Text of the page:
2,000,000-Year-Old Preserved Tissue May be Oldest Skin of Human Ancestor

2,000,000-Year-Old Preserved Tissue May be Oldest Skin of Human Ancestor

2,000,000-Year-Old Preserved Tissue May be Oldest Skin of Human Ancestor

A team of scientists in an ancient cave near Johannesburg , South Africa, researching early humans has disclosed that preserved tissue found in a 2 million-year – old fossil could be the oldest sample ever recovered of human skin. The discovery may uncover new knowledge about the species and our human origins.

The study was taken from the skeletons of 4’2″ tall of male juvenile species known as Australopithecus sediba,  which were recovered in 2008 within an ancient cave in the Malapa Nature Reserve, situated in the ‘Cradle of Humankind World Heritage Site’.

The area is important as nearly a third of the entire evidence for human origins in Africa comes from just a few sites in this region.

Professor Lee Berger, an anthropologist at the University of Witwatersrand in Johannesburg, who has been leading the excavation, noticed that the skull, which was embedded in cemented rock, had thin layers around it that looked like preserved soft tissue.

The cranium was examined using 3D scanning, microscopy and chemical analysis in an attempt to find out what the thin layers were made of.

“We found out this wasn’t just a normal type of rock that they were contained in – it was a rock that was preserving organic material,” said Professor Berger. “Plant remains are captured in it – seeds, things like that – even food particulates that are captured in the teeth, so we can see what they were eating. Maybe more remarkably, we think we’ve found fossil skin here too.”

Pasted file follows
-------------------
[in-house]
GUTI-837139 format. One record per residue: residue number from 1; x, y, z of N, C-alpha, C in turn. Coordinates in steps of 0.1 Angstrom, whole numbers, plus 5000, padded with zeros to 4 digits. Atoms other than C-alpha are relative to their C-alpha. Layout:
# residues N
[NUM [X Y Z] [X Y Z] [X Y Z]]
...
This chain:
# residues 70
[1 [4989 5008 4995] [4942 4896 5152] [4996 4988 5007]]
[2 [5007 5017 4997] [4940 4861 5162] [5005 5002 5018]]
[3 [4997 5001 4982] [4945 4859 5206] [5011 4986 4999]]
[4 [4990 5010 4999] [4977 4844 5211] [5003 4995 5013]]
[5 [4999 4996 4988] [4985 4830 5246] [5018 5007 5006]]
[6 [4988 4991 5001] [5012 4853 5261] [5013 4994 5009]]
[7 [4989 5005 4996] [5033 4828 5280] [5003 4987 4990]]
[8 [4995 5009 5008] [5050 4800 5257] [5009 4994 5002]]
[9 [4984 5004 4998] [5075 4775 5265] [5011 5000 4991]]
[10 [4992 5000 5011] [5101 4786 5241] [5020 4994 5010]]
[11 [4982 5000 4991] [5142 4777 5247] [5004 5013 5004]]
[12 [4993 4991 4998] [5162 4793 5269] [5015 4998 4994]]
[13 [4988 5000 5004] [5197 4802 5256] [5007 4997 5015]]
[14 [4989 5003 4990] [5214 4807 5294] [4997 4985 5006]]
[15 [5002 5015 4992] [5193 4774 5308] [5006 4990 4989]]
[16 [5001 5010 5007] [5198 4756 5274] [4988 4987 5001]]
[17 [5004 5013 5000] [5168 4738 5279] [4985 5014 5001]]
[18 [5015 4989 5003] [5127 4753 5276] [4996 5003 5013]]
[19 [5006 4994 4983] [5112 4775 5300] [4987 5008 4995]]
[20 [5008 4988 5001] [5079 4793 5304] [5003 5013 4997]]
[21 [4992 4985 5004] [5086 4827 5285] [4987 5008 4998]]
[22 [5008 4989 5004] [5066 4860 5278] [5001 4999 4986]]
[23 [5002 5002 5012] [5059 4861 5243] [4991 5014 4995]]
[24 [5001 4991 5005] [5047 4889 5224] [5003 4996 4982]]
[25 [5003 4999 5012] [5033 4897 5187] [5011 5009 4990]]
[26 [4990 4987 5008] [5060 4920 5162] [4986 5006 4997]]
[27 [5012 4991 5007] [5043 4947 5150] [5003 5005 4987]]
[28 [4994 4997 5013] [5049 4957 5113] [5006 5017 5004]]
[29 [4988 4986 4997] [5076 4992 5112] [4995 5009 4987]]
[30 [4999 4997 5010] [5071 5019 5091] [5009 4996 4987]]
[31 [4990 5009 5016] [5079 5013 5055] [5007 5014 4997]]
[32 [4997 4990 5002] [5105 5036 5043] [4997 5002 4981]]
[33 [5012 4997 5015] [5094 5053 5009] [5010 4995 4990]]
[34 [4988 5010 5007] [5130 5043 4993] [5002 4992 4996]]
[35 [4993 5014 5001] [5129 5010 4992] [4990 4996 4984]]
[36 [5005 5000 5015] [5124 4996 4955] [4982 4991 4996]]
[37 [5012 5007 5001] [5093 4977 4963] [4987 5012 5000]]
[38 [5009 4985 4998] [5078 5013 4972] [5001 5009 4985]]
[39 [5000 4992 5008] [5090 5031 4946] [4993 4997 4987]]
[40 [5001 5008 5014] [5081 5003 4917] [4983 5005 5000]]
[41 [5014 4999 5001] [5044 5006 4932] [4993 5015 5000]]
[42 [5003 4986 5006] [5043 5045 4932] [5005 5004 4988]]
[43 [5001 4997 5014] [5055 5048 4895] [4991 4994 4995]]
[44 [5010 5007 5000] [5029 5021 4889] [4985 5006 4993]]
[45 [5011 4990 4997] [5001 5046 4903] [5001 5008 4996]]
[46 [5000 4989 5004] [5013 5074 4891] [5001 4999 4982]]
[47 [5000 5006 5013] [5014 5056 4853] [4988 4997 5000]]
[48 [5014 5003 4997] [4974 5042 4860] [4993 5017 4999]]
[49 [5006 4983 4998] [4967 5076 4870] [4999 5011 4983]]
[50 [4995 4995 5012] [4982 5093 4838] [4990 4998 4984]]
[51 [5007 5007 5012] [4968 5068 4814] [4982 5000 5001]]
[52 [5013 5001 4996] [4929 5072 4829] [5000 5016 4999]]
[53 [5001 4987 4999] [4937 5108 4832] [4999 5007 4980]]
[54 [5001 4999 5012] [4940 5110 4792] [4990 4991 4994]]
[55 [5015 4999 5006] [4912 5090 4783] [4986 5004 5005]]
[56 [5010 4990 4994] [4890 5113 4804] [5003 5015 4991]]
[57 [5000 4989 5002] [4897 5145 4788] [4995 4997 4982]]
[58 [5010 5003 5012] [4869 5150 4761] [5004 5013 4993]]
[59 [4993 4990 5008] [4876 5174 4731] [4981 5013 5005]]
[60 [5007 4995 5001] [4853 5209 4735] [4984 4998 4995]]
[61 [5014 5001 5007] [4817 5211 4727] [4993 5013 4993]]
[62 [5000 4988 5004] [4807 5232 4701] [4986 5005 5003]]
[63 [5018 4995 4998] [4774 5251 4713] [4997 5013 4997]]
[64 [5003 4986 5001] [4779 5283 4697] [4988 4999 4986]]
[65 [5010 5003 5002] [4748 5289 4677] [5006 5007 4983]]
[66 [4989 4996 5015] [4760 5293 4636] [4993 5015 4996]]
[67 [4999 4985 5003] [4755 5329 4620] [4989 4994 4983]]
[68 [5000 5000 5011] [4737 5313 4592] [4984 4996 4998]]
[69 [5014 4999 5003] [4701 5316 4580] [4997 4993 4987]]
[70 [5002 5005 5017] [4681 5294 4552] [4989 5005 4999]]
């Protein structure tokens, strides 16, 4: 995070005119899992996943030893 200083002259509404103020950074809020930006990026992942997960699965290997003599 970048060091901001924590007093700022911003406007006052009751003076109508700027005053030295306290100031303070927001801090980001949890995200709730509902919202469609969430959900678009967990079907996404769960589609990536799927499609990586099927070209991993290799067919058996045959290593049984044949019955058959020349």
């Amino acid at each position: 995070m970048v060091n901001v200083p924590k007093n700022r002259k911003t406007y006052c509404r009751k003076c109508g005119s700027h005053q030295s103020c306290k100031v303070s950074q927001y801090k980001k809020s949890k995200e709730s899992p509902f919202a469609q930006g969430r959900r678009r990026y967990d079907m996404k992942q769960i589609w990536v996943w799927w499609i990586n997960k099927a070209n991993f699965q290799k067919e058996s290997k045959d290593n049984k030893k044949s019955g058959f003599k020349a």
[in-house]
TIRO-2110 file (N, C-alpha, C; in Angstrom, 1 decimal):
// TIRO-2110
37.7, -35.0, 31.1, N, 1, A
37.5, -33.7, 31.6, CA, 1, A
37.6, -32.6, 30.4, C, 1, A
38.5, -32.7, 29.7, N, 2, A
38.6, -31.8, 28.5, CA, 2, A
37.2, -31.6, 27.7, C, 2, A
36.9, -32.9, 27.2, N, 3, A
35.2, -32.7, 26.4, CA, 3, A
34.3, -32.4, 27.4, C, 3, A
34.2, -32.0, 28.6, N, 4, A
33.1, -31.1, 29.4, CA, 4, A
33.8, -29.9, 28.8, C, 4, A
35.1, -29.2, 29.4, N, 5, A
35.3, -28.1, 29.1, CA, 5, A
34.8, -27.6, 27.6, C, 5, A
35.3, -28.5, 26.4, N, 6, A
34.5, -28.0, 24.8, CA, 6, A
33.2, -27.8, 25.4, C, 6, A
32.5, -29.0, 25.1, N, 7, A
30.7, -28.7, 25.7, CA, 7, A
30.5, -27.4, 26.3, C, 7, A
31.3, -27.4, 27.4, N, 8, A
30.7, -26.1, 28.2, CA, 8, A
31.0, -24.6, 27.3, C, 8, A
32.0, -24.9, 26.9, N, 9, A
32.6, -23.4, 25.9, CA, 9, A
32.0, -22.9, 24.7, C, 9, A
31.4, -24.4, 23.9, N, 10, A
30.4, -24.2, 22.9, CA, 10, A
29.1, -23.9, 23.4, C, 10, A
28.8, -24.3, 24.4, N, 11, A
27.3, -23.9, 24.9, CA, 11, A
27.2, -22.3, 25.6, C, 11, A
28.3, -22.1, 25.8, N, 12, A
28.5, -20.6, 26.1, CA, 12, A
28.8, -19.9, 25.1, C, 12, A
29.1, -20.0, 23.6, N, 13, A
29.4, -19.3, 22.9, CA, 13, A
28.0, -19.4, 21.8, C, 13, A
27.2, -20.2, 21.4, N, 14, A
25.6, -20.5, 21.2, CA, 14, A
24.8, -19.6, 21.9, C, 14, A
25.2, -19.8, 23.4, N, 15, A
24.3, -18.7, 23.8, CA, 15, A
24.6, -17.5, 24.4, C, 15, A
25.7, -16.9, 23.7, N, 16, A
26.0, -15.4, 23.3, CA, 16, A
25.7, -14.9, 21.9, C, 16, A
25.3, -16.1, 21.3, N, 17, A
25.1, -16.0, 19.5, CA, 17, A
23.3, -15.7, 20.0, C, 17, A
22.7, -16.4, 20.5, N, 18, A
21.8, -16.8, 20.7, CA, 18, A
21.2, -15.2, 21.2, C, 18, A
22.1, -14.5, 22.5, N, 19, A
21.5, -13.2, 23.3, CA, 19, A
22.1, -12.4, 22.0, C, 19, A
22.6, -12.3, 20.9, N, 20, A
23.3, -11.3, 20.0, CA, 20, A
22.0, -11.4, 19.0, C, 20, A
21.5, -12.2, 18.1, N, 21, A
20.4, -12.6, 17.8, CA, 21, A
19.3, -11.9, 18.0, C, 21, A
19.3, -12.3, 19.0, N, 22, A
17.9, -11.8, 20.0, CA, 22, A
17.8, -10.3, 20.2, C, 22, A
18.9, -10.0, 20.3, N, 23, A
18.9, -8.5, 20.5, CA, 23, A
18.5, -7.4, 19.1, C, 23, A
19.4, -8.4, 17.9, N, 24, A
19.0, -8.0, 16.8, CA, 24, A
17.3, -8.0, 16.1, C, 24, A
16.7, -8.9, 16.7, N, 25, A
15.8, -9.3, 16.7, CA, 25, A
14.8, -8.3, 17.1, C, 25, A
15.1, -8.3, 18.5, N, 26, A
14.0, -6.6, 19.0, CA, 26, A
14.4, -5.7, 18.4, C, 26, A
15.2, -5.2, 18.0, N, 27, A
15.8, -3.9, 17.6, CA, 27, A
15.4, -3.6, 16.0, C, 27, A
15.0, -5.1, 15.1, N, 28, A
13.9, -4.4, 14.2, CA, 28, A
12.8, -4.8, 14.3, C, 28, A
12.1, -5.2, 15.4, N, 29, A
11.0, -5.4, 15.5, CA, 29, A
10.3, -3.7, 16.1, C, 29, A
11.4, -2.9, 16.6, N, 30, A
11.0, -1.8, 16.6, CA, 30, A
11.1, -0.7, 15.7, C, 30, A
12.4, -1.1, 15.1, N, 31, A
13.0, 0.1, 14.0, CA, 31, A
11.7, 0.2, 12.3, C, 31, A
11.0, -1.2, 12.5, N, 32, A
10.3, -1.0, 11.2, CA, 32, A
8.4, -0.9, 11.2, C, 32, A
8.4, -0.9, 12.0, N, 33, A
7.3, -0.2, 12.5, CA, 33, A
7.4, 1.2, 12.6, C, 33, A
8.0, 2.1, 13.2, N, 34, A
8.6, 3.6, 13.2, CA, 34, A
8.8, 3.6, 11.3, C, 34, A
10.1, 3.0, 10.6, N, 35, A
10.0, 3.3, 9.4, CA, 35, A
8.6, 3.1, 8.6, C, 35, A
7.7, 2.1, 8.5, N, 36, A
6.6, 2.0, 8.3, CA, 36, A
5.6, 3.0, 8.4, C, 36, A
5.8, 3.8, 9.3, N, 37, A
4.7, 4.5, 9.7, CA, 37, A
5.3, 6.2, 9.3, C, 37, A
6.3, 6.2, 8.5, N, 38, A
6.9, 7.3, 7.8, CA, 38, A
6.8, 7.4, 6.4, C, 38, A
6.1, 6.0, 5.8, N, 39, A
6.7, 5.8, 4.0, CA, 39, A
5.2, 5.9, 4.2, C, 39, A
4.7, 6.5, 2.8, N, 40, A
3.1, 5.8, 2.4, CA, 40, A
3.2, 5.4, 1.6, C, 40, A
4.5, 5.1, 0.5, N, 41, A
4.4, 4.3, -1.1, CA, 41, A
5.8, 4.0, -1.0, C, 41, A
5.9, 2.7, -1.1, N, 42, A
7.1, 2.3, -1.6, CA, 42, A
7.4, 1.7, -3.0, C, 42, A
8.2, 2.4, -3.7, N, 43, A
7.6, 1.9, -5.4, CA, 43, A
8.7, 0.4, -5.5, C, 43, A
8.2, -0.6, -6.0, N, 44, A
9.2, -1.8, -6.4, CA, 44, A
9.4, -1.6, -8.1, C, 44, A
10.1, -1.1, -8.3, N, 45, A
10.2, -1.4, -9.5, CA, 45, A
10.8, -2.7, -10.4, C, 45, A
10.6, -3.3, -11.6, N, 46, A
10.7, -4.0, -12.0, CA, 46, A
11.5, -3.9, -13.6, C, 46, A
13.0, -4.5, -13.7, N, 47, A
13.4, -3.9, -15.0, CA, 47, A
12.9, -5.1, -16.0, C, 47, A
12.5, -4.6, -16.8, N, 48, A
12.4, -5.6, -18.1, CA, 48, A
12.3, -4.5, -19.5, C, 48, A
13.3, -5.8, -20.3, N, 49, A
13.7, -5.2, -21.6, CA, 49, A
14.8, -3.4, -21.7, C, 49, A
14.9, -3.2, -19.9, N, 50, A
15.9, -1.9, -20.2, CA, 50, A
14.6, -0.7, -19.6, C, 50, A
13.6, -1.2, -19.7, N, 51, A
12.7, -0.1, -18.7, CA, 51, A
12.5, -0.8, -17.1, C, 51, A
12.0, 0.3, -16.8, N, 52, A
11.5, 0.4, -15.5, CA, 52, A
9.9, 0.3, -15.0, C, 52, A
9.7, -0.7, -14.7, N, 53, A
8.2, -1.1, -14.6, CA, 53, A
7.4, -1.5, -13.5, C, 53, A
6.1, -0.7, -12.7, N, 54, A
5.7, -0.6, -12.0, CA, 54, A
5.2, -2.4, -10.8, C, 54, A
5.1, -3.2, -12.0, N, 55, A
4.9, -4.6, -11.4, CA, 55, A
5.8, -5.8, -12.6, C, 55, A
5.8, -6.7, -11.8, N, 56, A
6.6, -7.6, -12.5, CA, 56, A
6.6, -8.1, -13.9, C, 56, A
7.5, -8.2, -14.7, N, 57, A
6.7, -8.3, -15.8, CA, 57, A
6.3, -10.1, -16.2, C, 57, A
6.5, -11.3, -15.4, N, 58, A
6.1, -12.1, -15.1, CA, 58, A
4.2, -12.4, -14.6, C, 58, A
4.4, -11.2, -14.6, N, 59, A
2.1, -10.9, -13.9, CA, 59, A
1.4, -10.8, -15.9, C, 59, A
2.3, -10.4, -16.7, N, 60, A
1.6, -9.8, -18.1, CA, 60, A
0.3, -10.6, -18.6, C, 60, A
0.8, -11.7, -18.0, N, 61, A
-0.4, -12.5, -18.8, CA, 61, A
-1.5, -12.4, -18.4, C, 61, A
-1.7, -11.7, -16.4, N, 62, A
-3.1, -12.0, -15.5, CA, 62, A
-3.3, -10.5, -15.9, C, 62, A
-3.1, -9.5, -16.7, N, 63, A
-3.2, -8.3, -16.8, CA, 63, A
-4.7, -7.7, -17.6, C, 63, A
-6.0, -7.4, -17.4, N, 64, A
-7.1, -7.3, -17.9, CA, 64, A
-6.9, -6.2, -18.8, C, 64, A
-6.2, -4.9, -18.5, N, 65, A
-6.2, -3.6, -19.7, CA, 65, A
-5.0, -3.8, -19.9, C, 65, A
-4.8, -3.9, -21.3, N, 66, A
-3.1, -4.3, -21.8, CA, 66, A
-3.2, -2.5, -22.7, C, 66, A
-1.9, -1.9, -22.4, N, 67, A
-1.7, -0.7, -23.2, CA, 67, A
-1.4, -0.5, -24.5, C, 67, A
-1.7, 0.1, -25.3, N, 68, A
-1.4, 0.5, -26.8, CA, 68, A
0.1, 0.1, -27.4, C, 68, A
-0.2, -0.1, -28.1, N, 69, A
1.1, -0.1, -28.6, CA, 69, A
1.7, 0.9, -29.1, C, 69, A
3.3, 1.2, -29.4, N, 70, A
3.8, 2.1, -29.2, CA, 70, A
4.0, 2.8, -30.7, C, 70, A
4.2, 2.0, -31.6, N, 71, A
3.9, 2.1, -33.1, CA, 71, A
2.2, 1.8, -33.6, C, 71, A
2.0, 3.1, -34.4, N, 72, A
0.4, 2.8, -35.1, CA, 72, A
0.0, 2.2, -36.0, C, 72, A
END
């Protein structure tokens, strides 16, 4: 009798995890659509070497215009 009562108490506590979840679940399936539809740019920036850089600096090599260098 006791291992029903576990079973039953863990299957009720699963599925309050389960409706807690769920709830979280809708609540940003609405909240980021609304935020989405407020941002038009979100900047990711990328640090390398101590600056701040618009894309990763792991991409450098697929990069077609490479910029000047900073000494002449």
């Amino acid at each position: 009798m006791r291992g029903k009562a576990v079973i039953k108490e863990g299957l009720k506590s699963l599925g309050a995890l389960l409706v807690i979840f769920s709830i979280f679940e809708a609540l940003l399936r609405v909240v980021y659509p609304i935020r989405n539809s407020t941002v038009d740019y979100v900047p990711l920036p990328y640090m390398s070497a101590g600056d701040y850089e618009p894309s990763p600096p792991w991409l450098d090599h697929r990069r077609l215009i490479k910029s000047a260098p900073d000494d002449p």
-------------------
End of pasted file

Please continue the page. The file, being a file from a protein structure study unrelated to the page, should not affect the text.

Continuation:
Professor Berger, who made his comments in an interview with the Naked Scientists , explained that Australopithecus sediba was first discovered after his son Matthew stumbled upon a fossilised bone in the Malapa Nature Reserve near Johannesburg.

Australopithecus sediba was identified as a new species based on fossil remains from six separate skeletons discovered together at the bottom of the Malapa Cave, where they apparently fell to their death, and have been dated to between 1.977 and 1.980 million years ago.

Berger believes that the recently classified Australopithecus sediba species could very well be the most recent ancestor to the Homo genus.

This is based on a number of characteristics, some which are more humanlike that those seen in Homo habilis, considered by many scientists to be the earliest member of our genus. At the same time, Australopithecus sediba also shows similarities to much more primitive primates.

Researchers have spent decades trying to trace back the family tree of modern humans. However, the problem comes when new discoveries, such as Berger’s findings in Malapa, do not serve to clarify the picture but rather to muddy the waters even further.

Each ancient species appears to have unique combination of traits that make them seem so close and yet so far from being a true human ancestor.

The fact that A. sediba was a completely unknown species until just a few years ago, shows us how much we don’t know and how much more there must be to discover.

Berger stresses that our understanding of human evolution is nowhere near complete. We haven’t even finished looking at the things we thought we knew, he says.